Because, I’ll be honest: I have done it as well.

 I have made some stupid comment in a joking manner that was taken out of context.

 You know me.

 I have a big mouth and a biting wit.

 And sometimes things I have said have been taken out of context and used against me.

 I remember one time, when I was a new priest, when I made a joking comment to a dear parishioner and she began to cry.

 I apologized and felt truly terrible for even doing it.

 Luckily, she stayed.

 And we can joke about it to this day.

 On another occasion, I remember an instance where one of our former Senior Warden and I were having an exchange by text.

 I can’t remember the exact situation, but she took something I said as a severe criticism of her and was deeply hurt.

 Again, luckily, I caught it quickly, and called her immediately and we realized that conveying things like tone and emotions through text messaging is often difficult.

 And she is still here with us as well.

 And we also can joke about it.

 But, more often than not, people don’t stay.

 And I regret those instances. Deeply.

 The loss of any one of us is a HUGE loss.

 The loss of any one of you is a HUGE loss.

 And it would hurt me deeply to know that I have wronged any of you in any way.

 See, those mustard seeds in our lives are important.

 We get to make the choice.

 We can sow seeds of goodness and graciousness—seeds of the Gospel.

 We can sow the seeds of God’s kingdom.

 Or we can sow the seeds of discontent.

 We can, through our actions, sow the weeds and thistles that will kill off the harvest.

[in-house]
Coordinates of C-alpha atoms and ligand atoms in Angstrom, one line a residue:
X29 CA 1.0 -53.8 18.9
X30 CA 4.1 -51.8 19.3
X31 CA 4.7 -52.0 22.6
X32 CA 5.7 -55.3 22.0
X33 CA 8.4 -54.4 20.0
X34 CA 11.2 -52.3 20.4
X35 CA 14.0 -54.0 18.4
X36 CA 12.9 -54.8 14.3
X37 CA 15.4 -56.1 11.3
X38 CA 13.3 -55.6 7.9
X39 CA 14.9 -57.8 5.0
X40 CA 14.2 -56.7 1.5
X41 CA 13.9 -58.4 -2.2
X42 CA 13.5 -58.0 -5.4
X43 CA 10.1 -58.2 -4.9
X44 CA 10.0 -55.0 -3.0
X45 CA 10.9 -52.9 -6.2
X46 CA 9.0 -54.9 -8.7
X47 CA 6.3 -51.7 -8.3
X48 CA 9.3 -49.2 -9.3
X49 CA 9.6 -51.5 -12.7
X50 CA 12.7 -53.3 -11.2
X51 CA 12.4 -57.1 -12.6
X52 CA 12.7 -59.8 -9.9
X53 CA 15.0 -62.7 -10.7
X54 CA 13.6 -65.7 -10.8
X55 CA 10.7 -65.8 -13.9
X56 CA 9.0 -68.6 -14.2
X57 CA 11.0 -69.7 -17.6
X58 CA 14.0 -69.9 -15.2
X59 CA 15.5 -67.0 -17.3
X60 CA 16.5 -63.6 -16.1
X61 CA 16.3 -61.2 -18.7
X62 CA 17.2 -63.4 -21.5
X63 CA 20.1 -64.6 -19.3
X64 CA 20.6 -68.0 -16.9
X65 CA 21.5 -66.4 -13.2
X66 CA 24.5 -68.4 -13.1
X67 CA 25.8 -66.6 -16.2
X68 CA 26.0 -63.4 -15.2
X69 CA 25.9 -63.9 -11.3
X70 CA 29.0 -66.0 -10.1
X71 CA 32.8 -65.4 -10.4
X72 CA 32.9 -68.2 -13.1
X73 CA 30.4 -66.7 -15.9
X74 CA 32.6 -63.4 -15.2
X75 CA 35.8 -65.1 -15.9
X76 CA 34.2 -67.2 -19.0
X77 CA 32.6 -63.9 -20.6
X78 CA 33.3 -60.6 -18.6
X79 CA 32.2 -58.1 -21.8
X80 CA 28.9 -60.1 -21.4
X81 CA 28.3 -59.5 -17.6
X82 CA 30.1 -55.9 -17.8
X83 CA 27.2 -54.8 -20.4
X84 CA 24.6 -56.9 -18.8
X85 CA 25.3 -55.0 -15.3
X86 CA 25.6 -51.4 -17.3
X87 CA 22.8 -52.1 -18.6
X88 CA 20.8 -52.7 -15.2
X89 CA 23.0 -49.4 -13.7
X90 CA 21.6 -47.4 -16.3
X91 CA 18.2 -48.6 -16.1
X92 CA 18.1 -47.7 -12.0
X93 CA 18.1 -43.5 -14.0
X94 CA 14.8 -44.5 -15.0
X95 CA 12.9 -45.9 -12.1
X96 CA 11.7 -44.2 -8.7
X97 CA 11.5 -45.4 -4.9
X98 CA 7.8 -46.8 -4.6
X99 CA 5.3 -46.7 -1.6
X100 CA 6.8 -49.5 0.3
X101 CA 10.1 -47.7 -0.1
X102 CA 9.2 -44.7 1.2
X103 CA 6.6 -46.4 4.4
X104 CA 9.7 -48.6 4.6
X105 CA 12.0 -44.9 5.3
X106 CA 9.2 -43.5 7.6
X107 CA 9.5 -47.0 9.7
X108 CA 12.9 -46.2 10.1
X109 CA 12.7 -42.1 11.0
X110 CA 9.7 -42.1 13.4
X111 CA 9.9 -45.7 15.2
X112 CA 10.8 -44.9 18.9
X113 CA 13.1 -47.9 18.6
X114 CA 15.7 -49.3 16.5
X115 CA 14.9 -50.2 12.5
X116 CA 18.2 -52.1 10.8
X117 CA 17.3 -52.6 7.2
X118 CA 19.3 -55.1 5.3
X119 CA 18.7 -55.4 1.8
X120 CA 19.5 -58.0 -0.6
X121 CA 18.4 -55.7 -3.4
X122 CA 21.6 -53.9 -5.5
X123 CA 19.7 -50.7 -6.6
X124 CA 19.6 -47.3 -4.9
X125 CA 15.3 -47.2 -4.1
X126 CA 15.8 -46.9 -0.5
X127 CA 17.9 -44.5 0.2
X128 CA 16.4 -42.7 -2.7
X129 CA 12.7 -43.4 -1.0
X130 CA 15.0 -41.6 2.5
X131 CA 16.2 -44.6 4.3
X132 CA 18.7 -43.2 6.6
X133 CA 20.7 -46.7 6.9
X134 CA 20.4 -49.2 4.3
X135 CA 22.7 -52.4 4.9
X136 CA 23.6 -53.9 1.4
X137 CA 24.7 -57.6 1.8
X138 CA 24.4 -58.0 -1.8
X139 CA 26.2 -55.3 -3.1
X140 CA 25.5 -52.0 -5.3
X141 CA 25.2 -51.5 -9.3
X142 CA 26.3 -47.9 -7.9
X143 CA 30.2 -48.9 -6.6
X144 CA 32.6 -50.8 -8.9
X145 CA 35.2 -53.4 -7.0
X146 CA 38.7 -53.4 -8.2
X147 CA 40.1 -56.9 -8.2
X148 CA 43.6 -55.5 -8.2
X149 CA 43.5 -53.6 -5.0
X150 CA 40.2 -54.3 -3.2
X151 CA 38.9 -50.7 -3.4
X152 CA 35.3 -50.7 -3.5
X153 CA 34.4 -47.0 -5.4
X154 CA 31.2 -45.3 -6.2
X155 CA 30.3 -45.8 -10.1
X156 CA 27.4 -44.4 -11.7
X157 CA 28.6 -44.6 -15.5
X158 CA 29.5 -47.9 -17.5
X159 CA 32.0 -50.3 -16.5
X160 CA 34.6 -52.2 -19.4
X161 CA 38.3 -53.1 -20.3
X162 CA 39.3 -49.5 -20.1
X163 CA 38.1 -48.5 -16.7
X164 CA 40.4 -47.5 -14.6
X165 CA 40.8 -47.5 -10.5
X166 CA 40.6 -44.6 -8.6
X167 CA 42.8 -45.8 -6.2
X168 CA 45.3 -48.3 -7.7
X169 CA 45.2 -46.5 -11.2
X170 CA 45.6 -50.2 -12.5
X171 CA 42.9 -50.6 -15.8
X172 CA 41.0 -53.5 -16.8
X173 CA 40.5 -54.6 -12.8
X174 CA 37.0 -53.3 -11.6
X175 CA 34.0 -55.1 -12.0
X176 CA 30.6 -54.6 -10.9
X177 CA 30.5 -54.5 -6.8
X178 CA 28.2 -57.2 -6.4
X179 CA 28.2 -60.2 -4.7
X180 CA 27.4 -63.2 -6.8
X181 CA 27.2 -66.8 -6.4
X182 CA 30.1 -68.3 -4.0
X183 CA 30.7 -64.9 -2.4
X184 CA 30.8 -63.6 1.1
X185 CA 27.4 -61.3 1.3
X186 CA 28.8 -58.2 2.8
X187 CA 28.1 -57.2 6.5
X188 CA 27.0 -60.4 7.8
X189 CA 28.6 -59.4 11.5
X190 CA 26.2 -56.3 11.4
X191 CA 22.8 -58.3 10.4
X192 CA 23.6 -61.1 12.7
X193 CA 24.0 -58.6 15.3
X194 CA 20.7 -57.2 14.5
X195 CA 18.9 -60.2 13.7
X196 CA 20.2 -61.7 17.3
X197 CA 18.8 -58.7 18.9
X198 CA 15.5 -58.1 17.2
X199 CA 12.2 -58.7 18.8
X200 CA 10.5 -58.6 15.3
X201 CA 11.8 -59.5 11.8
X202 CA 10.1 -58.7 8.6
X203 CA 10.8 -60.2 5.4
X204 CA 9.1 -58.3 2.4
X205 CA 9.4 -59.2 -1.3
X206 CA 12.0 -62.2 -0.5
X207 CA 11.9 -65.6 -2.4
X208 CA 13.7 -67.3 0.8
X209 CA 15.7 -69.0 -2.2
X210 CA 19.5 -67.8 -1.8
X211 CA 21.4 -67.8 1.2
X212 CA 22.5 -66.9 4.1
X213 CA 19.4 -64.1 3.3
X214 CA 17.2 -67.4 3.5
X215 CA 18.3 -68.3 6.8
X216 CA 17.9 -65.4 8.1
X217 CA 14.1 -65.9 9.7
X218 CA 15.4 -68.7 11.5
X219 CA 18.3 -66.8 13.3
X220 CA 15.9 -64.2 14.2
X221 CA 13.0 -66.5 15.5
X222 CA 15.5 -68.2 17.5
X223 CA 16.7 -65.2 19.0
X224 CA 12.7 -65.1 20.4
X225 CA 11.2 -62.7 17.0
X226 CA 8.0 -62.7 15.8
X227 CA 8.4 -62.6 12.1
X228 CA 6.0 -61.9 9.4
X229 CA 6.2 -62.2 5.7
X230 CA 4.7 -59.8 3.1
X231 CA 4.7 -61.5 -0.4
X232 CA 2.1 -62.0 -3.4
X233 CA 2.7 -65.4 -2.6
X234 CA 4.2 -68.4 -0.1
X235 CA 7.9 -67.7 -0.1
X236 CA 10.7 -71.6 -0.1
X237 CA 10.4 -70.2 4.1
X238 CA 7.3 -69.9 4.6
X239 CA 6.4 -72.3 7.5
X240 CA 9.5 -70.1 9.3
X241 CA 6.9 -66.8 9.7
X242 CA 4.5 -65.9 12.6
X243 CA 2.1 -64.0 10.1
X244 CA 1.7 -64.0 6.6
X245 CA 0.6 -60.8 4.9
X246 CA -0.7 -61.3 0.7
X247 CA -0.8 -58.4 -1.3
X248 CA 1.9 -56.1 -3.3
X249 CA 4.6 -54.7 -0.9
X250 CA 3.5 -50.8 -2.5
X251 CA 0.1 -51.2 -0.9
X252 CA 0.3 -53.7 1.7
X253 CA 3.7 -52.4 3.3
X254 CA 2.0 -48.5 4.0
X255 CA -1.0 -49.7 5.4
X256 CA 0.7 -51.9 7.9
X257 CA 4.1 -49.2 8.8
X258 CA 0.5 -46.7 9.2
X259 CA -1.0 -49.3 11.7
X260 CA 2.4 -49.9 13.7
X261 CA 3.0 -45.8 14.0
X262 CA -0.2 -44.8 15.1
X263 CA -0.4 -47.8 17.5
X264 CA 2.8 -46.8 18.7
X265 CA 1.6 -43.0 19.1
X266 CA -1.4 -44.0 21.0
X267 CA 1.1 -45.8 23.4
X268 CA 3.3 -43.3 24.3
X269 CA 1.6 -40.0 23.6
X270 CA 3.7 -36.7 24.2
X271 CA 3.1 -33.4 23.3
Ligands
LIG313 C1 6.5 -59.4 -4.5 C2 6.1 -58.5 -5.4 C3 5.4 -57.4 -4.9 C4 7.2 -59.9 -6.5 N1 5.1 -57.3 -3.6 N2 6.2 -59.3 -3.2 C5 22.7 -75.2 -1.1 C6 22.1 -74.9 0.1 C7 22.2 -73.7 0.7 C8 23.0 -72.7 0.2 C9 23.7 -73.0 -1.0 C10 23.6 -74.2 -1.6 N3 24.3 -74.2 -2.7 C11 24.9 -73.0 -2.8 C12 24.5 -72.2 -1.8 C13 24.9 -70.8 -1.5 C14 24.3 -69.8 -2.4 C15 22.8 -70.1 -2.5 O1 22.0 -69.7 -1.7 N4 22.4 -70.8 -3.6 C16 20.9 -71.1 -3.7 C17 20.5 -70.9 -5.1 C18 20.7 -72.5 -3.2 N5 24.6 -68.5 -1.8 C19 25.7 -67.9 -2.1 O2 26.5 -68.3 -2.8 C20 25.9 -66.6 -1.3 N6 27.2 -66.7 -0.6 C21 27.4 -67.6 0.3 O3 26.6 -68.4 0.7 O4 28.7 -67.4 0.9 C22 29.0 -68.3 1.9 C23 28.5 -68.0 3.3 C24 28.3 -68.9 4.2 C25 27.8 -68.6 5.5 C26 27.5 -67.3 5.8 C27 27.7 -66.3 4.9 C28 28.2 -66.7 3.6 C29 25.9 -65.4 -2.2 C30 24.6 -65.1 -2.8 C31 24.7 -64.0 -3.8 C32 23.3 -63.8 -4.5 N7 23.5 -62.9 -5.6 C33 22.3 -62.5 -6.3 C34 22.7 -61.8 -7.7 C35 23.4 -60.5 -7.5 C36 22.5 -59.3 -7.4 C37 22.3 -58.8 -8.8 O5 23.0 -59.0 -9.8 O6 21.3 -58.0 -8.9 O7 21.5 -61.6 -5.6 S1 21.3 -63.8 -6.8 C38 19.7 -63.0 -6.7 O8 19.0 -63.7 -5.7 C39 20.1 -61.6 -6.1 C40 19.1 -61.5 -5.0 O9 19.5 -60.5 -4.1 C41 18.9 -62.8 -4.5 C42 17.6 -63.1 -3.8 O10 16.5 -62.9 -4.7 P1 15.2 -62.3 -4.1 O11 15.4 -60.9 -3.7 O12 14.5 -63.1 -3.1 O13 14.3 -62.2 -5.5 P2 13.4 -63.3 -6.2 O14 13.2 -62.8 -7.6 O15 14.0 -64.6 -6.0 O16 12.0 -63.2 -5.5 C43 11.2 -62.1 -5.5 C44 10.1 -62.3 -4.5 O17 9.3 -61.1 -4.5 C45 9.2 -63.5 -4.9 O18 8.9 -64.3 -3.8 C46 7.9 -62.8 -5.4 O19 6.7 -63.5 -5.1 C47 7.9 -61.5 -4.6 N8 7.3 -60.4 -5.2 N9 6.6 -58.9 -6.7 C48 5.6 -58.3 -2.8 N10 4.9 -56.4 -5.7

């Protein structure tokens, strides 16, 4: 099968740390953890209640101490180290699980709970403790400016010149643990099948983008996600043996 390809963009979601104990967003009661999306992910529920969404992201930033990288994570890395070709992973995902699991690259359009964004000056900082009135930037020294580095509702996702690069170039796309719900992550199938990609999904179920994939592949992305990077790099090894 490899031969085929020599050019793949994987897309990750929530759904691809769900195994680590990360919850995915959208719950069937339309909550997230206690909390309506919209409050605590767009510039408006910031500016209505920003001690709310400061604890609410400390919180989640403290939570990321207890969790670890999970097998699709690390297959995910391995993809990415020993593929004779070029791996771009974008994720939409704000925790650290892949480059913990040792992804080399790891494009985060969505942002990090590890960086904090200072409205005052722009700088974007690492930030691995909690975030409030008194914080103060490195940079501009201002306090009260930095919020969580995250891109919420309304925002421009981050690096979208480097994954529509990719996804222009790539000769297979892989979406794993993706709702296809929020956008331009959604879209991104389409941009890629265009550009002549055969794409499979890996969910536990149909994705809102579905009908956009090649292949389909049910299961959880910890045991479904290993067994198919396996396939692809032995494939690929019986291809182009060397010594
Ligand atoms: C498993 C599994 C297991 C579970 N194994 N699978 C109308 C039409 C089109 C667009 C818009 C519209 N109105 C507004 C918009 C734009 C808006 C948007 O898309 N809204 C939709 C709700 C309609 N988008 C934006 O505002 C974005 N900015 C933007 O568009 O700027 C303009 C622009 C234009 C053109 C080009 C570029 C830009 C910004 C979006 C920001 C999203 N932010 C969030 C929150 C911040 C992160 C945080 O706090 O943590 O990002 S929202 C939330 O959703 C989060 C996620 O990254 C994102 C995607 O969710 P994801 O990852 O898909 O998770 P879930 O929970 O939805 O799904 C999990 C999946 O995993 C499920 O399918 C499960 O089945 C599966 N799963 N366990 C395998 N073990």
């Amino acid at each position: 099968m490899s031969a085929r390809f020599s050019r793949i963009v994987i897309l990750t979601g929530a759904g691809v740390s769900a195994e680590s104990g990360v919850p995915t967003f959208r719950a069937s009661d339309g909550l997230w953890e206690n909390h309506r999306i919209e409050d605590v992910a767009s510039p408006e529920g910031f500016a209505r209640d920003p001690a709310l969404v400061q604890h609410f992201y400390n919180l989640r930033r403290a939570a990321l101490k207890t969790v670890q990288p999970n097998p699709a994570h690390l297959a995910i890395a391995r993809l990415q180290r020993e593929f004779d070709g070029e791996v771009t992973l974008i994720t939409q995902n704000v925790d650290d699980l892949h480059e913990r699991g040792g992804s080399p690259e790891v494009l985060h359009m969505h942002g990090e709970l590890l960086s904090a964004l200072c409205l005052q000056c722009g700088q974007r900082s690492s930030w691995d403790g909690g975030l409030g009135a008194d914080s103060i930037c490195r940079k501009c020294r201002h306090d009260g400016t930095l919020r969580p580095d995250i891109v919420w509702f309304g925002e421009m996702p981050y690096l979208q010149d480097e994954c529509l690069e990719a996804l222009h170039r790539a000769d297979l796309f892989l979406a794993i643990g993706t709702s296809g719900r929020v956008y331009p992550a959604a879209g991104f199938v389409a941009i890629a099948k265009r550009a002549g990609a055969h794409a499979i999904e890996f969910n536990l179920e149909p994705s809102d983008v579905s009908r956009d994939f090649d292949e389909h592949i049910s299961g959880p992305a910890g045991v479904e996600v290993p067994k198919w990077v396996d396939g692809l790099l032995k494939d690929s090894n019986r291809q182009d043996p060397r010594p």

These past several years—and especially over this last pandemic year—you have heard me preach ad nauseum about change in the church.

 Well, I am clear when I say that the most substantial changes we can make in the church are not always the BIG ones.

 Oftentimes, the most radical changes we can make are in the little things we do—the things we think are not important.

 We forget about how important the small things in life are—and more importantly we forget how important the small things in life are to God.

 God does take notice of the small things.

 We have often heard the term “the devil is in the details.”

 But I can’t help but believe that it is truly God who is in the details.

 God works just as mightily through the small things of life as through the large.

 This is what Jesus is telling us this morning in this parable.

 So, let us take notice of those small things.

 It is there we will find our faith—our God.

 It from that small place—those tentative attempts at growth—that God’s kingdom flourishes in our lives.

 So, let us be mindful of those smallest seeds we sow in our lives as followers of Jesus.

 Let us remind ourselves that sometimes what they produce can either be a wonderful and glorious tree or a painful, hurtful weed.

 Let us sow God’s love from the smallest ounce of faith.

 Let us truly further the kingdom of God’s love in whatever seemingly small ways we can.

 Let us pray.